Nigeria is a beautiful African country. However, it is divided into two almost even geographic regions based on religion. The religious majority in the South is Christian, and Islam in the North.
When visiting in 2011, I was forever changed by a heart-breaking brief conversation with a five year old. Our chat took place while he was enjoying his first ice cream cone, strawberry.
The little tyke was a student at a school for the children of Christian martyrs, those who had been killed for their faith in Jesus Christ. One of hundreds of students at the school, he had my full attention as he shared the details of watching the murder of his parents and sister; then, sitting by their bodies through the night until a relative removed him from the street the next morning. His family, well known Christians in the community, was killed as the result of mob violence that erupted after a Christian candidate was elected President of Nigeria in April 2011.
The circumstance of our conversation required that I hold back my tears, which wasn’t easy, until alone later that night in my room.
Nigeria is most often in today’s news because of the Islamic extremist group Boko Haram, which the government has been unable to rein in. Boko Haram was little known prior to April 2011, but boldly escalated their presence with the election of President Jonathan and have not retreated, even following his defeat by a Muslim candidate in the election of March 2015.
I had another life-impacting conversation, in a different walled compound, in Northern Nigeria. I was privileged to spend an evening with a Christian leader who is a former jihadist who started his almajiri training at the same tender age of 5 years, when he was apprenticed to a radical Muslim imam. Conversion to Christianity was, from the perspective of his previous religious compatriots, his death warrant. As a result, his identity and location are not publicized. He uses the pseudonym “Abdulmasi,” which means “servant of the Messiah.”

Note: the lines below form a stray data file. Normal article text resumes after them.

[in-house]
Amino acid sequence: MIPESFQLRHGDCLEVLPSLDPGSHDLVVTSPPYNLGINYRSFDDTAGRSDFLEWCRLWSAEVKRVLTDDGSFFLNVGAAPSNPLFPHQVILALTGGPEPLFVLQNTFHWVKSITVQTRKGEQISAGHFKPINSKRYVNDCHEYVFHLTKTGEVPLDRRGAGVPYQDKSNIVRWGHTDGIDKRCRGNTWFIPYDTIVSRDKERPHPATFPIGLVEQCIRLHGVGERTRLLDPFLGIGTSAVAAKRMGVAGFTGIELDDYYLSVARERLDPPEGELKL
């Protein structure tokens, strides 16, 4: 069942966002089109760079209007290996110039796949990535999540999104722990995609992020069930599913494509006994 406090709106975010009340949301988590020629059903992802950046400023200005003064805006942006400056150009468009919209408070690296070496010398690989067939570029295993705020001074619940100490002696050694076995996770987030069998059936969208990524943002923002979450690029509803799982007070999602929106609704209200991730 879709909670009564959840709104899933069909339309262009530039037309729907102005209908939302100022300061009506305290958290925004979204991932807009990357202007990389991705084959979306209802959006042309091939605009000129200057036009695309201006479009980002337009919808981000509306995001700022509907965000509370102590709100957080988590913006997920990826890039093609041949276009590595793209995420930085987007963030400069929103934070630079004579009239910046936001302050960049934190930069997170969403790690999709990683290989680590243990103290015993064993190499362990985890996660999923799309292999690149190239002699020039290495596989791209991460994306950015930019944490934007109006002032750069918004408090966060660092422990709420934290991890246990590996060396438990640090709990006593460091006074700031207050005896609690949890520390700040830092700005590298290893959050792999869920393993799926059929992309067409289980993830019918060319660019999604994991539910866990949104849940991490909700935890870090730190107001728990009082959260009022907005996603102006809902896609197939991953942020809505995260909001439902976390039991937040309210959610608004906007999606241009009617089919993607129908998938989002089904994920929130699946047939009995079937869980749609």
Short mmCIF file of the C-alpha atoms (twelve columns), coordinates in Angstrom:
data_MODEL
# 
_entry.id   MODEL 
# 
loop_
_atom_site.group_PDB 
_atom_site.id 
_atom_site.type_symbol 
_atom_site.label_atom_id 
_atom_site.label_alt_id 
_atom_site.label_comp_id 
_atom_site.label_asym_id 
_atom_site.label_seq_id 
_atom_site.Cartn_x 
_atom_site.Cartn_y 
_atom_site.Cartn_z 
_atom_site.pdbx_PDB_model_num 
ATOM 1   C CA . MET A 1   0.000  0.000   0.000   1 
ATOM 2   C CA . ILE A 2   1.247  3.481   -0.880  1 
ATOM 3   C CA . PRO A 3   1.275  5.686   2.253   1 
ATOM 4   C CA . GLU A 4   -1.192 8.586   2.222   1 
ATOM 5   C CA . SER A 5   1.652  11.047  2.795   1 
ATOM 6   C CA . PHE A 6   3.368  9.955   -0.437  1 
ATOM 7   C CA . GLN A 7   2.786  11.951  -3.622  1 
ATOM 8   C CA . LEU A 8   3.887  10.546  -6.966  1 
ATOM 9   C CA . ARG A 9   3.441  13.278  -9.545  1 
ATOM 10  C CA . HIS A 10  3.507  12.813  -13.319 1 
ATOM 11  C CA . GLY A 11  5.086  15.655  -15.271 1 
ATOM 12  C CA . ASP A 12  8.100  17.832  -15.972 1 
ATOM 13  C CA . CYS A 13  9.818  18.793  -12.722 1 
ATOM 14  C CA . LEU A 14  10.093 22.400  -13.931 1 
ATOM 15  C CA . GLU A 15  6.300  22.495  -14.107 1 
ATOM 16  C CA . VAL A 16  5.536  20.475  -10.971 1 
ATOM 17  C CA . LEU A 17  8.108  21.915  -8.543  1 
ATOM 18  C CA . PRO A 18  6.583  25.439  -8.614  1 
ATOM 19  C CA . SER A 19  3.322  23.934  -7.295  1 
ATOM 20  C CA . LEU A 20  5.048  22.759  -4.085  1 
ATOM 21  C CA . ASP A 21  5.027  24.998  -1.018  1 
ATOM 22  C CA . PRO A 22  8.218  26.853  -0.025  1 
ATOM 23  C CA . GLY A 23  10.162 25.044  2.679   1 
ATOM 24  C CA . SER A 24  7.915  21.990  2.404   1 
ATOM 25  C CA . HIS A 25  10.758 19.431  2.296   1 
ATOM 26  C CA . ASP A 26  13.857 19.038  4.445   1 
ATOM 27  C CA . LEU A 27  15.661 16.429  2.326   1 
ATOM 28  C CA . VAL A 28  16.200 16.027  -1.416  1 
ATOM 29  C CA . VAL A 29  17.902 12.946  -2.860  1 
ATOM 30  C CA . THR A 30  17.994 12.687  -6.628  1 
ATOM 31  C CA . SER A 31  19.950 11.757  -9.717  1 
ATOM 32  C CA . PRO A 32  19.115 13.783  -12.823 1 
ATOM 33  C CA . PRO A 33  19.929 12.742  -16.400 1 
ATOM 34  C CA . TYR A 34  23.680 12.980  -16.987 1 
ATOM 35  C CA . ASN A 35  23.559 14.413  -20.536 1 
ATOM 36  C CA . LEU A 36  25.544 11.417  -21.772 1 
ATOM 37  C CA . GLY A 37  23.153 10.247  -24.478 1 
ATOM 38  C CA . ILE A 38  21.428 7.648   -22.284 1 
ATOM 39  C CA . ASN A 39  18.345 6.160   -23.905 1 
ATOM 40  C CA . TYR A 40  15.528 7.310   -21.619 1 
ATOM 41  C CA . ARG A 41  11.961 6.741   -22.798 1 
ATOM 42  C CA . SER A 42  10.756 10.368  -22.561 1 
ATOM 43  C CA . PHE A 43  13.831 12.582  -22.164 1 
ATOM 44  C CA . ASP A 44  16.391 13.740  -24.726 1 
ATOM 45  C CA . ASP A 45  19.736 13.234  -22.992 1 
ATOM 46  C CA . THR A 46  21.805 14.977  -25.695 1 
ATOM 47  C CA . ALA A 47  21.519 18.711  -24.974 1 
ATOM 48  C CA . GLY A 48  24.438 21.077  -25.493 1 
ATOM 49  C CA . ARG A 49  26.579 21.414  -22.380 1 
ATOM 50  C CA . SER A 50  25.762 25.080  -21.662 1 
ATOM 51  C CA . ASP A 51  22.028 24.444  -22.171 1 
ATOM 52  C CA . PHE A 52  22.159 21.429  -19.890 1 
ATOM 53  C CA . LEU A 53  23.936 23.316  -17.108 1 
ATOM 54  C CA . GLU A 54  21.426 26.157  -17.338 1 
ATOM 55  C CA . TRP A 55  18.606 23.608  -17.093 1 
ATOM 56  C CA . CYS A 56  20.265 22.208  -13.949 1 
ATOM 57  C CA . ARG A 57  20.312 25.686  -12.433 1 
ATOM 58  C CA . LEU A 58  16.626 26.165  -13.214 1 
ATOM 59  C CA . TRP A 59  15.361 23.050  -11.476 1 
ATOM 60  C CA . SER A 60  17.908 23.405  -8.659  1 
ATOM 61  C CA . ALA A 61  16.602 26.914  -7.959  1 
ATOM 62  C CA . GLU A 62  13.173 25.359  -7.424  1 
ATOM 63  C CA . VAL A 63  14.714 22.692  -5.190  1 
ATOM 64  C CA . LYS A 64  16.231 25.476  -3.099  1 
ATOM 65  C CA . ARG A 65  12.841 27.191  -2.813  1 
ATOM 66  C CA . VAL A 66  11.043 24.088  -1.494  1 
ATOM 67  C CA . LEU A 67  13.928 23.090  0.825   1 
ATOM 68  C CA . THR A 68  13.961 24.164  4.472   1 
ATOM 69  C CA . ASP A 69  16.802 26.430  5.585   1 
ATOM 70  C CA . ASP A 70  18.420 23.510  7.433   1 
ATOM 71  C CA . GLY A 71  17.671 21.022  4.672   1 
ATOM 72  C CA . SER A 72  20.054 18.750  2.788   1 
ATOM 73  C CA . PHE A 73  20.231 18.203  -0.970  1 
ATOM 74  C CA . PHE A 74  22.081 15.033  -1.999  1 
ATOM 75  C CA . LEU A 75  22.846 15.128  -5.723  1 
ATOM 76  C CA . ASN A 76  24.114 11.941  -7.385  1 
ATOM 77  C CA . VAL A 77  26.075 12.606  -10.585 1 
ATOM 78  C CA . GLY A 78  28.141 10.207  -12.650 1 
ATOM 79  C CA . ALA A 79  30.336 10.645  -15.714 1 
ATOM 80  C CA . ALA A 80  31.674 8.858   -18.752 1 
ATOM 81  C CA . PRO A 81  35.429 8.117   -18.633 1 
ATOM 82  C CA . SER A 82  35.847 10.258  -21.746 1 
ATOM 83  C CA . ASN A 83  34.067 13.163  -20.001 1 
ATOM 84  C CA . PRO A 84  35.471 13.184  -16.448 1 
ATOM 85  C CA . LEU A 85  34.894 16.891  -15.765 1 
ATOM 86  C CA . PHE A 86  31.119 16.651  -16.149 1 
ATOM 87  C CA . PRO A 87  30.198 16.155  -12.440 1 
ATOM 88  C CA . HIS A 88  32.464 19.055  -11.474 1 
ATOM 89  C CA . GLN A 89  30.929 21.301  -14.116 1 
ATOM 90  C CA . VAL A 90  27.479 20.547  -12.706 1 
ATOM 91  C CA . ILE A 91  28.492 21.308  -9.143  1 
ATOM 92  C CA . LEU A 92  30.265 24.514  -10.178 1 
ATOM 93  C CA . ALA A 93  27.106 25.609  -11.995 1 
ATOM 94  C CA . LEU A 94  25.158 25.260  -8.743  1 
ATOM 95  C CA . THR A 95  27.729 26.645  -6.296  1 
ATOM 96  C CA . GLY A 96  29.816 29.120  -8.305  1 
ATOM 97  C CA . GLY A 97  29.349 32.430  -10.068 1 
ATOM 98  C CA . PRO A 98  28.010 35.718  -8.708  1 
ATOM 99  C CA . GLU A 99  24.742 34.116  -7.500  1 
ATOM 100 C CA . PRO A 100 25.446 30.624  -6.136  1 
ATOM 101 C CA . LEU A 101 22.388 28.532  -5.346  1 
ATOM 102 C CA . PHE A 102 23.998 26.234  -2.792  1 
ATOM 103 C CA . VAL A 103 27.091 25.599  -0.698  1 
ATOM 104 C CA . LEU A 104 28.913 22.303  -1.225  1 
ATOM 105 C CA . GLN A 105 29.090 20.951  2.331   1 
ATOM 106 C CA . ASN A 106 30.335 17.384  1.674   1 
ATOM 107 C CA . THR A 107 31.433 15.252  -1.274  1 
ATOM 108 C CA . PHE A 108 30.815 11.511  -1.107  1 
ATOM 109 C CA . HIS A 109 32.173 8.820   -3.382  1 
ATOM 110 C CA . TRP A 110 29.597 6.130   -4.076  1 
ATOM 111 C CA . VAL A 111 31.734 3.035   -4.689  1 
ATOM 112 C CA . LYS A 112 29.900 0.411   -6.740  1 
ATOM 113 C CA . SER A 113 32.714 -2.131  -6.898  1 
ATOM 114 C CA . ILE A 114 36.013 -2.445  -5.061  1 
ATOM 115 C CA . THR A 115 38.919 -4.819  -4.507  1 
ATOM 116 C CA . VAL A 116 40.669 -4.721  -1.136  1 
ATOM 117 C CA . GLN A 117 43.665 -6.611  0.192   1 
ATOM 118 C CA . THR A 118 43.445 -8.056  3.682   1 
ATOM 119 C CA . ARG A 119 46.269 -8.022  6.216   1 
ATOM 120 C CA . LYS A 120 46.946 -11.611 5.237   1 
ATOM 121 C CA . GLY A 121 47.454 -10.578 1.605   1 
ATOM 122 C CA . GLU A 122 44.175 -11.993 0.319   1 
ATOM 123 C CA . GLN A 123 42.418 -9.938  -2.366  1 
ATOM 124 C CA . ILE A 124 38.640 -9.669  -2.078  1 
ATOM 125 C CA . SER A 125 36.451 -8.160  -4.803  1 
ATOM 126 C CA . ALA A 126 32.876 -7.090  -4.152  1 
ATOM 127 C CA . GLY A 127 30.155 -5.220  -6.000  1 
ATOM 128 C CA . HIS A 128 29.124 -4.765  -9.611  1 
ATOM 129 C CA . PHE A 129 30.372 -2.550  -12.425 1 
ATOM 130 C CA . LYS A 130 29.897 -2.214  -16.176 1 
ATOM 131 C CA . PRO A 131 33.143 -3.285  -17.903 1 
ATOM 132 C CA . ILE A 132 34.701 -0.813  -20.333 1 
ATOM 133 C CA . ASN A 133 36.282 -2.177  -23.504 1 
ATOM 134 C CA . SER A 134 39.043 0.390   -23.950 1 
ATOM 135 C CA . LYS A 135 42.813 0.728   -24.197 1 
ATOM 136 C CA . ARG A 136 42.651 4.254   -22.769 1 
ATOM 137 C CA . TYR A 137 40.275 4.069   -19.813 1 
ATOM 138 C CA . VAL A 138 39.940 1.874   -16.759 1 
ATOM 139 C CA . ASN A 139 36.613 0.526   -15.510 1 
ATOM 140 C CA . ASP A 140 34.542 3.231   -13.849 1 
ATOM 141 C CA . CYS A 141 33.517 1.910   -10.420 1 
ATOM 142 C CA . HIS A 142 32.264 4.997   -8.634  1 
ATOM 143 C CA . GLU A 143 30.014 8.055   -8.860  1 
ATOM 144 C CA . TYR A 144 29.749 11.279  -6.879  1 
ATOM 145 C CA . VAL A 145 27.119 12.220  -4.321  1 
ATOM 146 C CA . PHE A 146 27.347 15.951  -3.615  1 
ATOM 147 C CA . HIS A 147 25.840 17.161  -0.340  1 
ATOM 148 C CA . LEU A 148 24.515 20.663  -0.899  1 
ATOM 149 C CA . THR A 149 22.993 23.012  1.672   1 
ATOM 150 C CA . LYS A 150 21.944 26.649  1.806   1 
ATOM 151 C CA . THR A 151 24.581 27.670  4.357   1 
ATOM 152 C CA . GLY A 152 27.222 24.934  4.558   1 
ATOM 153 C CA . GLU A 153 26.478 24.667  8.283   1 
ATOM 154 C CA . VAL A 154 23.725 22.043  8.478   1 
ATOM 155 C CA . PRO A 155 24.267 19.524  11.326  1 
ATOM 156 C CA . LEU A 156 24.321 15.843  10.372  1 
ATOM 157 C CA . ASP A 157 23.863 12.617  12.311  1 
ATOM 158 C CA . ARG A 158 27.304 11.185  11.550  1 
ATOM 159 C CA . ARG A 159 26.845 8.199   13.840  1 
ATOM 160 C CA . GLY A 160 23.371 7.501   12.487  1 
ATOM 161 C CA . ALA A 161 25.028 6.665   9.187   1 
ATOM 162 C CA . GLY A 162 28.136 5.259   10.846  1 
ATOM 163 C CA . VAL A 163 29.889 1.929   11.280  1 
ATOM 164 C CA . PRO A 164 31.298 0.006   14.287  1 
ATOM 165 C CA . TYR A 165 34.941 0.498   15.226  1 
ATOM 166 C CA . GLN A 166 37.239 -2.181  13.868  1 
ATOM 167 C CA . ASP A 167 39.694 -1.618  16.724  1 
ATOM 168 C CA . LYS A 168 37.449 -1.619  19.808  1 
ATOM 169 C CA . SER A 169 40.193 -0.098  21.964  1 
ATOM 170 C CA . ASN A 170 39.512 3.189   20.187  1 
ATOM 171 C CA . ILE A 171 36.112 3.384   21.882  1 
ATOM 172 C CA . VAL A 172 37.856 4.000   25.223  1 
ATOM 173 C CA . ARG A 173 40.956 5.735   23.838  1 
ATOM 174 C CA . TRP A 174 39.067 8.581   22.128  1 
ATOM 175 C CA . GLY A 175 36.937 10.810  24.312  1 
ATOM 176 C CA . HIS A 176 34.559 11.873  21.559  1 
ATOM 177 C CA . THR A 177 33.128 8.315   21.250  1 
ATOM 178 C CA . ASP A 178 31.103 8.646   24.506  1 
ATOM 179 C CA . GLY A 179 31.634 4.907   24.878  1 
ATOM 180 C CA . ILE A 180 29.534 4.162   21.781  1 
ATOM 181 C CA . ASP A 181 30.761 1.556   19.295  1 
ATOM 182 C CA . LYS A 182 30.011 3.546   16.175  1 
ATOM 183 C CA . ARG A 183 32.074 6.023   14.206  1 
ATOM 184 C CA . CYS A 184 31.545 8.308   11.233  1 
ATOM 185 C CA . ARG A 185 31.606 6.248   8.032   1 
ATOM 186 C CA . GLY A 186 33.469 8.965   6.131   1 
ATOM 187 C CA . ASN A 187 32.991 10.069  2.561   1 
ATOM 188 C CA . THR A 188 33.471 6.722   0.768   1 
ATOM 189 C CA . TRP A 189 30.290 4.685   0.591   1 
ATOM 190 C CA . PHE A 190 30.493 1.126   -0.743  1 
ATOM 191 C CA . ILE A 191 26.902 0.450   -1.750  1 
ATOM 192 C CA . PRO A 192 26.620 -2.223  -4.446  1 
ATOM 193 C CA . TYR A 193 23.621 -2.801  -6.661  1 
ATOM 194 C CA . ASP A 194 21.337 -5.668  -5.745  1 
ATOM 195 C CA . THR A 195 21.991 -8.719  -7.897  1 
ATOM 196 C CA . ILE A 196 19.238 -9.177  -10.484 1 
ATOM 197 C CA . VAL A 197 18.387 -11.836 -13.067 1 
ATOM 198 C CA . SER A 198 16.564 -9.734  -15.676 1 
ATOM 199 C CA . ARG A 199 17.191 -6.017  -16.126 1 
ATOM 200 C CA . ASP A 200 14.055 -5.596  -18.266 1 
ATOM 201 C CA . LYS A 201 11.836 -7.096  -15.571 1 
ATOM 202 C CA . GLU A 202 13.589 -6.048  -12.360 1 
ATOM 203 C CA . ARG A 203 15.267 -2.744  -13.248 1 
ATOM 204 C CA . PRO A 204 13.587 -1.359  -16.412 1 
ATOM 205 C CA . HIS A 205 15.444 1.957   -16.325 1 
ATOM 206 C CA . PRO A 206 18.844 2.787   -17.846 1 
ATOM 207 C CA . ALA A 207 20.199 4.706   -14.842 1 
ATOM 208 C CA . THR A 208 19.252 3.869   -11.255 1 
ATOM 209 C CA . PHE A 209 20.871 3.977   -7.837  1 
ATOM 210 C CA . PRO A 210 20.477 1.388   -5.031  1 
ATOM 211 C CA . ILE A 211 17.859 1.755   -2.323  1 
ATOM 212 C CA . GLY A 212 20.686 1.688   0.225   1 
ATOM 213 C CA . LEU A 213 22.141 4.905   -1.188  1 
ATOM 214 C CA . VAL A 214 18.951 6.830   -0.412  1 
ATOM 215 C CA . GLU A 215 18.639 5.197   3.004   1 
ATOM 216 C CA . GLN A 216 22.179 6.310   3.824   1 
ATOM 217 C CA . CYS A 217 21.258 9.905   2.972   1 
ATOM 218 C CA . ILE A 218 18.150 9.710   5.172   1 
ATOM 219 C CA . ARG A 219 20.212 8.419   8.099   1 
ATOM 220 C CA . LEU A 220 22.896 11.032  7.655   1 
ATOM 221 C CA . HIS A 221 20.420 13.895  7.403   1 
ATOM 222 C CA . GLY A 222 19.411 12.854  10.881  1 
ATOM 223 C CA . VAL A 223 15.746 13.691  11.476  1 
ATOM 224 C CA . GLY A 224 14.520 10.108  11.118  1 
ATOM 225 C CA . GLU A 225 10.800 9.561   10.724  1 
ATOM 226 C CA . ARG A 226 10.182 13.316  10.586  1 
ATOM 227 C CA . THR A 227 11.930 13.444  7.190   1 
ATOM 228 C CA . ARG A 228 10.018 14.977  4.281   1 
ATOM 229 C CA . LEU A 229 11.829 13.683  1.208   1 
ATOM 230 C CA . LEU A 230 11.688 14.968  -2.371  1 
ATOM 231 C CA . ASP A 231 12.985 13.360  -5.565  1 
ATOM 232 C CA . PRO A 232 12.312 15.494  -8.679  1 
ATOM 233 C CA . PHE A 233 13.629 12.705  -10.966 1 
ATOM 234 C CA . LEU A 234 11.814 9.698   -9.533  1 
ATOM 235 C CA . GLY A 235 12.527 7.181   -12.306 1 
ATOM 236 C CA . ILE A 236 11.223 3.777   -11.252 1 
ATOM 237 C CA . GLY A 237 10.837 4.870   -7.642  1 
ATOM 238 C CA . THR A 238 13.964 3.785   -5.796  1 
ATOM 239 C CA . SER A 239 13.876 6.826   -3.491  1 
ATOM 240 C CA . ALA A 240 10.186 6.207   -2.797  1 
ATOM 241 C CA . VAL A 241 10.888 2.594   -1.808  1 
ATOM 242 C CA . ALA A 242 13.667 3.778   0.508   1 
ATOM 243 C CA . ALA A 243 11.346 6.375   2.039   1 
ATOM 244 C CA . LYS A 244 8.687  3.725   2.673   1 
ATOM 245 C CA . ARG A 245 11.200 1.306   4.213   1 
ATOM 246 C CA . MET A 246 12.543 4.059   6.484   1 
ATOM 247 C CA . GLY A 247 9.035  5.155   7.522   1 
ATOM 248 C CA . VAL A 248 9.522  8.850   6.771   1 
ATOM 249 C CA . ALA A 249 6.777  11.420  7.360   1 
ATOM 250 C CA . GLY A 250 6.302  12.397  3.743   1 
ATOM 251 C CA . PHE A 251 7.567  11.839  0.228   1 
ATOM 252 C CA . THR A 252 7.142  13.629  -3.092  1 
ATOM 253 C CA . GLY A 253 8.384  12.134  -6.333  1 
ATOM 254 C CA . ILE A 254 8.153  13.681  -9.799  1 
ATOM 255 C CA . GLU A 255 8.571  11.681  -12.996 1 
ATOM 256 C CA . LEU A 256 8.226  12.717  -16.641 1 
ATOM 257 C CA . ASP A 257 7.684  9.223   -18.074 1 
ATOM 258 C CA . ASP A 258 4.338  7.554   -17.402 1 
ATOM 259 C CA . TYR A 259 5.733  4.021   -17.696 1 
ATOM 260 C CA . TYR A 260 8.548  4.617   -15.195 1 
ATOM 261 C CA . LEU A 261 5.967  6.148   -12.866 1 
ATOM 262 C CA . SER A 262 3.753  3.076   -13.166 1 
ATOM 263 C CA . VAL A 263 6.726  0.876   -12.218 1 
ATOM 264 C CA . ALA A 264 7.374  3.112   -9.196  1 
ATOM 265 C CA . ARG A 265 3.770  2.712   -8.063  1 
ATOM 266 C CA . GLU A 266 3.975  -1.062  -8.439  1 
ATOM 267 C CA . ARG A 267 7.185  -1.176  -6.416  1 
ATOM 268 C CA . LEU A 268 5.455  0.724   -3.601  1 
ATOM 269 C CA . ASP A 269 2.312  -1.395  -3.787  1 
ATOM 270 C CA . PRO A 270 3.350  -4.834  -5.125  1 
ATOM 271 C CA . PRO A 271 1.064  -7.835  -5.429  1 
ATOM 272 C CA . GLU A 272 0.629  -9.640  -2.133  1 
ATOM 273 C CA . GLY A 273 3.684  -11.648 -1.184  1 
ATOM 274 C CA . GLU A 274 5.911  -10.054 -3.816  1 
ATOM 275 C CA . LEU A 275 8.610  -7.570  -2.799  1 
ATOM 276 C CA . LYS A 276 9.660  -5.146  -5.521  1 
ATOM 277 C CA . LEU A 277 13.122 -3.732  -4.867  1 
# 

After dinner, Abdulmasi shared that our meeting the next day with over 100 pastors from Northern Nigeria – witnesses to Jesus in a hostile environment that shelters Boko Haram – was coordinated through word of mouth, as a safety measure. Each pastor was responsible to tell the next, using an established and trustworthy communication chain of mouth-to-ear communication only.
Late last year, I was discussing the current situation in Nigeria with a senior Christian leader from that nation. He stated his observation that the pastors of many of the churches terrorized by Boko Haram, outside of the North, were preaching against Boko Haram instead of preaching for Jesus. This prominent and well known Nigerian church leader shared that he walks freely on the streets, without security or concern, because he preaches for Jesus.
I noted in last week’s blog the situation in Pakistan, officially the Islamic Republic of Pakistan, where there are severe social and government constraints on Christians living out their religious beliefs.
I also referenced the situation in communist China, where the Church is growing in members faster than any other nation in the world.
Recently, Christian leaders in China have been in the news for a determined effort to place crosses on the roofs of church buildings. In China, it is forbidden to place above the roof line of buildings any symbols other than those of the Communist Party (e.g. the star) or the nation (e.g. the flag), unless the state symbols are also there, and higher.
In short, the placing of crosses or other symbols in this manner, creating in that culture the public perception of declaring something as greater than the communist state, is not permitted.
While in China last November, I saw a more than 10 metre high cross on the side of one church building and another prominent large cross placed several stories high on the front of another, but neither above the roof line.